Washington State aim to begin new tradition with NCAA berth


Before the start of the season, Washington State coach Kamie Ethridge pointed to the rafters at Beasley Coliseum in Pullman and asked her team to note the lack of banners.

It was a powerful visual that resonated with her players. The Cougars had been to the NCAA Tournament just once, back in 1991.

Now, 30 years later, Washington State is back. But Ethridge and the Cougs want to say that they did more than just make the tournament field — they’re looking for lots of banners to hang.

“I want to do well — but I think this is just a building block,” Ethridge said. “We’re going up from here. We’re going to create a great environment here and we’re going to change this tradition.”

Washington State is the No. 9 seed in the Mercado Region, facing No. 8 South Florida on Sunday night in Texas. But it gets tougher for the Cougs: If they get past the Bulls, they’ll face top-seeded North Carolina State in the second round.

In a conference perennially led by powerhouse Stanford and the more recent successes of Oregon and Oregon State, the Cougars were picked by the media to finish last in the Pac-12.

“I just love the story behind it, the fact we’ve only been to one (tournament) in our entire history and that one was 30 years ago. I told the team it’s just a neat story,” Ethridge said. “We want to become relevant in women’s basketball, we want to become a household name in women’s basketball and a top program in the country. And this was the first step”

The Pac-12 has six teams in the tournament, marking the fourth straight year the league has had six or more teams in the field. The Cardinal, top seed in the Alamo Region, will make their 34th tournament appearance when they play No. 16 Utah Valley on Sunday. Arizona, Oregon, Oregon State and UCLA also earned berths.

The Cougars’ season was inconsistent in a season marred by the coronavirus, but along the way they knocked off two teams ranked in the top 10, a first in school history.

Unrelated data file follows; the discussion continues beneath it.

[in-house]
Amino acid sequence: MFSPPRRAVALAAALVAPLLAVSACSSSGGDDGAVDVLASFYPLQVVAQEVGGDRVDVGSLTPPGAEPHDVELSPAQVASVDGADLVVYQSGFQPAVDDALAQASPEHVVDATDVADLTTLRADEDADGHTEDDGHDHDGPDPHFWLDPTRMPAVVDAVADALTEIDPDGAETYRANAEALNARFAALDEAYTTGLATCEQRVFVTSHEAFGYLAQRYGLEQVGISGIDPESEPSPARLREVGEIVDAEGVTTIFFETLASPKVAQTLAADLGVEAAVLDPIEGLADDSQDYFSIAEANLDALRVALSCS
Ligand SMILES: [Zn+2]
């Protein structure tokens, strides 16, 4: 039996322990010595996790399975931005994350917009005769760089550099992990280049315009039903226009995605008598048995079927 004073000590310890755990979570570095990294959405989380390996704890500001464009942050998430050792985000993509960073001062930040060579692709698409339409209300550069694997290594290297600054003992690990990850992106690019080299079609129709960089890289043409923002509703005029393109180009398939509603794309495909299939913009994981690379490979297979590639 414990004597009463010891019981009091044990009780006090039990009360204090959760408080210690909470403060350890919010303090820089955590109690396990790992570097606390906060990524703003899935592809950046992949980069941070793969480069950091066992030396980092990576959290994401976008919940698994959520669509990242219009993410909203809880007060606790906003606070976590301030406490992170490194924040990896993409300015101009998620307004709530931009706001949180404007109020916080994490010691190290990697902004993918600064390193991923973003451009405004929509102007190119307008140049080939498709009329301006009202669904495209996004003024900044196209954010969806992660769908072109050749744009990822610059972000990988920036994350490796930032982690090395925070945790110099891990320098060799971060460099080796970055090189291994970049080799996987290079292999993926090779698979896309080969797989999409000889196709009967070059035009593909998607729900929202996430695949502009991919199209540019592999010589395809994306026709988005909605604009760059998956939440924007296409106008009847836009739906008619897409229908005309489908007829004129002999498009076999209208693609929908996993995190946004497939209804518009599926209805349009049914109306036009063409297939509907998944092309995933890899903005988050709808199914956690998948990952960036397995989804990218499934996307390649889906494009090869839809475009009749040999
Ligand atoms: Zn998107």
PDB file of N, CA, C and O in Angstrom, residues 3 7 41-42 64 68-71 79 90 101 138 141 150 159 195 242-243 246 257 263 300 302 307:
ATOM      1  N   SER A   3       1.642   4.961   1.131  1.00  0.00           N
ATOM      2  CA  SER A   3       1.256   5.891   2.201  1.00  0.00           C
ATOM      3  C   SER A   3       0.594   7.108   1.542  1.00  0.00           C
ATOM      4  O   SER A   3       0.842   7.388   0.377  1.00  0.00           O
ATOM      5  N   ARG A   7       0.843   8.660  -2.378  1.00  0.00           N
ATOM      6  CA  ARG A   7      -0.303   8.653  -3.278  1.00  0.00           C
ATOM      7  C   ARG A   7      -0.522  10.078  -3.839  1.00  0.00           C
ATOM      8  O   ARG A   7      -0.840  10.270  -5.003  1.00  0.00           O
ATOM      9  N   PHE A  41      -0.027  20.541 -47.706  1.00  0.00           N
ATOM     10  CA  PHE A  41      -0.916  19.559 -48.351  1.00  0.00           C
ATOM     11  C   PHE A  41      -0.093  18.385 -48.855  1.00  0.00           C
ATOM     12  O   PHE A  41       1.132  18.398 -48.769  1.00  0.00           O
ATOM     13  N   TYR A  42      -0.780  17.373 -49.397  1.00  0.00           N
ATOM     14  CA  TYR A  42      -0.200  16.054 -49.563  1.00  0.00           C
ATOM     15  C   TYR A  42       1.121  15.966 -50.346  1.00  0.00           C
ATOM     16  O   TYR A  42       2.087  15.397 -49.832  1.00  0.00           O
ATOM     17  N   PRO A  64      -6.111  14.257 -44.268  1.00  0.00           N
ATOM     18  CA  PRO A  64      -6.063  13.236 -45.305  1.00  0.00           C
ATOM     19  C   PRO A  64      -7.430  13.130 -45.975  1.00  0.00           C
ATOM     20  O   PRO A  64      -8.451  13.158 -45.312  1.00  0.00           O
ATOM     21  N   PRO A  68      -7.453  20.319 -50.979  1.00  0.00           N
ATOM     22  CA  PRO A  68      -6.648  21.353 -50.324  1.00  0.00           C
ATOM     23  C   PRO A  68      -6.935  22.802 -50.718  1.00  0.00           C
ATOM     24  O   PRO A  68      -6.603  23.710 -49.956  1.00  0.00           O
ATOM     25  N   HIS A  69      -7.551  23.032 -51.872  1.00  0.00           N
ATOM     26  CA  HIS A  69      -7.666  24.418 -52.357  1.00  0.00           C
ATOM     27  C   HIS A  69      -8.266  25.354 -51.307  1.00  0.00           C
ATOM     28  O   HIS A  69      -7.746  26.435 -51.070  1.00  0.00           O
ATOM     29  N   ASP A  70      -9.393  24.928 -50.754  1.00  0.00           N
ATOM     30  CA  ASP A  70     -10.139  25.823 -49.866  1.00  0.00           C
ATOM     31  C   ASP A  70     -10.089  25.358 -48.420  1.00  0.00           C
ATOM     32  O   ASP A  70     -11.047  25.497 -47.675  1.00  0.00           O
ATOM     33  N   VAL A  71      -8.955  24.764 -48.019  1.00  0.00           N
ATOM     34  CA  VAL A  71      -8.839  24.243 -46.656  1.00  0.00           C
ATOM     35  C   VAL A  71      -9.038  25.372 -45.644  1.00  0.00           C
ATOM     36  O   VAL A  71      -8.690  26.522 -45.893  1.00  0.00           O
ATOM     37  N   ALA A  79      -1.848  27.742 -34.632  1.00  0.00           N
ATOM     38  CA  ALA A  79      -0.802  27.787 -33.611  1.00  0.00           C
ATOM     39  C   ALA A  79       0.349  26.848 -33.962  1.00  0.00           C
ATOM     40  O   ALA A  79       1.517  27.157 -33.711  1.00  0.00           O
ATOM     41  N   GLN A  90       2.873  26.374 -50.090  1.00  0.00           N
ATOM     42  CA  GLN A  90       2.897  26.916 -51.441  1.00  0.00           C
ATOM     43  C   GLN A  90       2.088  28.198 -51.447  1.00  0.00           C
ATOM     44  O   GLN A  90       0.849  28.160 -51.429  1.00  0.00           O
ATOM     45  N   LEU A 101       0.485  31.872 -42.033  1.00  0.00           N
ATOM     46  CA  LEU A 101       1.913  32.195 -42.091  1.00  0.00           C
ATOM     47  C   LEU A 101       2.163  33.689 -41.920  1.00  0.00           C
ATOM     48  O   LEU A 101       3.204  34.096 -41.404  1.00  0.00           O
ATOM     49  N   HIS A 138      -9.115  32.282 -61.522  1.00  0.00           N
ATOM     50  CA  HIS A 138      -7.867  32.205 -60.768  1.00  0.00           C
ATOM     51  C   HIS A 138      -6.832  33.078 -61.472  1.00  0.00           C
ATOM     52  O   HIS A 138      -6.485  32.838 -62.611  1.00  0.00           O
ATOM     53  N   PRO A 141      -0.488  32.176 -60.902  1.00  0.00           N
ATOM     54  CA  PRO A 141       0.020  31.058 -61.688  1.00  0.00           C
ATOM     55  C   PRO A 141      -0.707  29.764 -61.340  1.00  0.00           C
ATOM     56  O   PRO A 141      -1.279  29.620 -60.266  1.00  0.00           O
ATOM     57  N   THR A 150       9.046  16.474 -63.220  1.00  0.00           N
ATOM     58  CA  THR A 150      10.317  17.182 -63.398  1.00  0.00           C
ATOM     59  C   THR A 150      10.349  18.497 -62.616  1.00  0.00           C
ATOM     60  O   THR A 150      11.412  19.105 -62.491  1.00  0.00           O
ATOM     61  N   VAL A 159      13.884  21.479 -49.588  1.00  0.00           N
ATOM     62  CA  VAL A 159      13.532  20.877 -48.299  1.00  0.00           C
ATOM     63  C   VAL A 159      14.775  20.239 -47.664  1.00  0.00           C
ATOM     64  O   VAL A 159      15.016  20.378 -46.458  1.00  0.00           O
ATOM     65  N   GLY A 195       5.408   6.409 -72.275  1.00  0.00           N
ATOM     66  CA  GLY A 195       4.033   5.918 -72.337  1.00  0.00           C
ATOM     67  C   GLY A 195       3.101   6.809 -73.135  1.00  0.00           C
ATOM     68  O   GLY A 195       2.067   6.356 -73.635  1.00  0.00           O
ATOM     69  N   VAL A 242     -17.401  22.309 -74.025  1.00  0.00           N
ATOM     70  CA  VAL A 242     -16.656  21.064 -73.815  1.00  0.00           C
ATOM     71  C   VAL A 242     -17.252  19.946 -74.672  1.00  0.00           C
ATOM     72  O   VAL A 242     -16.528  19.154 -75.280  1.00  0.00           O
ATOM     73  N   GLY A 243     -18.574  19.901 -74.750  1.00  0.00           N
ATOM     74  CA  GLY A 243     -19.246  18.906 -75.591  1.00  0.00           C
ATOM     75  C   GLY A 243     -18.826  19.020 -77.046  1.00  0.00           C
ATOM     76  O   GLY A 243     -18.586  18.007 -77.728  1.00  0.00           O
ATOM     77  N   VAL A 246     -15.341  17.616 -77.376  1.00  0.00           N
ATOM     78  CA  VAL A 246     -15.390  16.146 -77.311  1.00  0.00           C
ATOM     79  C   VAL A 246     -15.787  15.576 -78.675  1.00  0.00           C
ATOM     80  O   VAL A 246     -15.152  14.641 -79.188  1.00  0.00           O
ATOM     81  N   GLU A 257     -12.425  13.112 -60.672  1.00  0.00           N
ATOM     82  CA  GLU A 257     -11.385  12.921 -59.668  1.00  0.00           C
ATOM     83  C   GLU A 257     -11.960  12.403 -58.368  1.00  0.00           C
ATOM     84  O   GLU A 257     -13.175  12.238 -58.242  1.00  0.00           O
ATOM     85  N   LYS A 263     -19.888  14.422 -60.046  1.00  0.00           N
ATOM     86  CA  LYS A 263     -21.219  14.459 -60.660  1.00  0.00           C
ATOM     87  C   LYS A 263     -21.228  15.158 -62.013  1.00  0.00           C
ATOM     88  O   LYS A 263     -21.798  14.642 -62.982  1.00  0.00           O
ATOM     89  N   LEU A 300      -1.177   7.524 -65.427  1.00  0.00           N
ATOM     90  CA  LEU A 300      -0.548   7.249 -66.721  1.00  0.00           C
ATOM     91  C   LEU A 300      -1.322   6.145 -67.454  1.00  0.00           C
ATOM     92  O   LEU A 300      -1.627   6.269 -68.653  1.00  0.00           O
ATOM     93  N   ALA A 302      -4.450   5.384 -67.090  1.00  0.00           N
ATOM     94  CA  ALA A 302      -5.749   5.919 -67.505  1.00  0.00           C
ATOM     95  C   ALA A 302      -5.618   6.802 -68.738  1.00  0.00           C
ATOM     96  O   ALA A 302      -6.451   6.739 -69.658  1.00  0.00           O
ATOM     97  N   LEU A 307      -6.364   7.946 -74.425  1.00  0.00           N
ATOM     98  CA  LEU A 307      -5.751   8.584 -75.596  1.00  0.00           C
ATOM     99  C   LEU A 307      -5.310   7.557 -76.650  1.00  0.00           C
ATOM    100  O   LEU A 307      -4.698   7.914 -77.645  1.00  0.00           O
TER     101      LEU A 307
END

They also were ranked — albeit briefly — in the AP Top 25 for the first time ever. The Cougars were the only team from a Power 5 conference that hadn’t yet been included in the rankings.

Their biggest win came at home against No. 5 UCLA in early February. Freshman Charlisse Leger-Walker had 28 points, including 13 in the final quarter. It was the Cougars’ first-ever win over a top 5 team.

But Washington State (12-11) lost their next four straight games, ultimately putting the team on the bubble to make the tournament.

The Cougars are led by a pair of sisters from New Zealand, Leger-Walker and her big sister, Krystal. Charlisse tops the team with an average of 18.9 points a game, while Krystal averages 10.

“We had a lot of doubters. Going into the Pac-12 ranked 12th, we knew what people thought of us,” said Charlisse, the Pac-12 Freshman of the Year. “The first day in the gym, I said, ‘This is a team that can do something special.’ And we’ve proved that. This is just the beginning, and I think over the next couple of years you’ll definitely see a lot more like this.”

Krystal Leger-Walker is a transfer from Northern Colorado, where she played in the NCAA Tournament in 2018 — under Ethridge. The Cougs’ coach is in her third season after a four-year stint with the Bears.

Coincidentally, Washington State’s game against South Florida (18-3) is being played at the University of Texas-Austin, where Ethridge was an All-American.

While there’s obviously challenges to attract kids to Pullman, especially in a conference that has such strong women’s teams, Ethridge believes there’s value in building new traditions.

“I think there’s something to that, to be that kind of character and that kind of competitor that’s willing to go out on a limb and take a chance on programs that haven’t done it,” Ethridge said, “but then reap the rewards and be a part of climbing up that mountain.”

More AP women’s basketball: https://apnews.com/Womenscollegebasketball and https://twitter.com/AP_Top25

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